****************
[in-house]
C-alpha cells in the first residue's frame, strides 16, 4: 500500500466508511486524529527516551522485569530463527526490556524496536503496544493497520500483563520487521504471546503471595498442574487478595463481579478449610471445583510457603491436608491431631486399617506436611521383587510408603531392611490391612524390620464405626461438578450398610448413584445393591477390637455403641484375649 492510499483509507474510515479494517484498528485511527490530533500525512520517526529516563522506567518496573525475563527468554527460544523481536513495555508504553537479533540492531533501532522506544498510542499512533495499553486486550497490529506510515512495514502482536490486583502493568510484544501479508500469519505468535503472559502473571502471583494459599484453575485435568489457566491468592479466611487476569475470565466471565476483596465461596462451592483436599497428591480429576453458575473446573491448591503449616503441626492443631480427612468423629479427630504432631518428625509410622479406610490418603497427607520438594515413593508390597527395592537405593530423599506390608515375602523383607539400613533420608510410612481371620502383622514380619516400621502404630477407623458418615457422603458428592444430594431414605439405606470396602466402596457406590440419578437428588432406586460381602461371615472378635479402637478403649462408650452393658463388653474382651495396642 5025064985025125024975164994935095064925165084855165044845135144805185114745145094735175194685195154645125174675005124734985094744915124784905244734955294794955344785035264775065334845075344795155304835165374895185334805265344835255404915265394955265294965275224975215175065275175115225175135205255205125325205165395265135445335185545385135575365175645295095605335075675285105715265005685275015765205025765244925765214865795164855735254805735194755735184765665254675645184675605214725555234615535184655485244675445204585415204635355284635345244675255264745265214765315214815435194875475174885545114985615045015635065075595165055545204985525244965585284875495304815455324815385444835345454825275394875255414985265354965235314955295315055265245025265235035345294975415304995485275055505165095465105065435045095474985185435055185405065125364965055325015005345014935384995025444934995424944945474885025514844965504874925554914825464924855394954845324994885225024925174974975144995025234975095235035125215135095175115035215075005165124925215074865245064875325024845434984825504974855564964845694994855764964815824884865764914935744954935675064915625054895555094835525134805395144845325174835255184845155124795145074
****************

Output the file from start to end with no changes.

[in-house]
C-alpha cells in the first residue's frame, strides 16, 4: 500500500466508511486524529527516551522485569530463527526490556524496536503496544493497520500483563520487521504471546503471595498442574487478595463481579478449610471445583510457603491436608491431631486399617506436611521383587510408603531392611490391612524390620464405626461438578450398610448413584445393591477390637455403641484375649 492510499483509507474510515479494517484498528485511527490530533500525512520517526529516563522506567518496573525475563527468554527460544523481536513495555508504553537479533540492531533501532522506544498510542499512533495499553486486550497490529506510515512495514502482536490486583502493568510484544501479508500469519505468535503472559502473571502471583494459599484453575485435568489457566491468592479466611487476569475470565466471565476483596465461596462451592483436599497428591480429576453458575473446573491448591503449616503441626492443631480427612468423629479427630504432631518428625509410622479406610490418603497427607520438594515413593508390597527395592537405593530423599506390608515375602523383607539400613533420608510410612481371620502383622514380619516400621502404630477407623458418615457422603458428592444430594431414605439405606470396602466402596457406590440419578437428588432406586460381602461371615472378635479402637478403649462408650452393658463388653474382651495396642 5025064985025125024975164994935095064925165084855165044845135144805185114745145094735175194685195154645125174675005124734985094744915124784905244734955294794955344785035264775065334845075344795155304835165374895185334805265344835255404915265394955265294965275224975215175065275175115225175135205255205125325205165395265135445335185545385135575365175645295095605335075675285105715265005685275015765205025765244925765214865795164855735254805735194755735184765665254675645184675605214725555234615535184655485244675445204585415204635355284635345244675255264745265214765315214815435194875475174885545114985615045015635065075595165055545204985525244965585284875495304815455324815385444835345454825275394875255414985265354965235314955295315055265245025265235035345294975415304995485275055505165095465105065435045095474985185435055185405065125364965055325015005345014935384995025444934995424944945474885025514844965504874925554914825464924855394954845324994885225024925174974975144995025234975095235035125215135095175115035215075005165124925215074865245064875325024845434984825504974855564964845694994855764964815824884865764914935744954935675064915625054895555094835525134805395144845325174835255184845155124795145074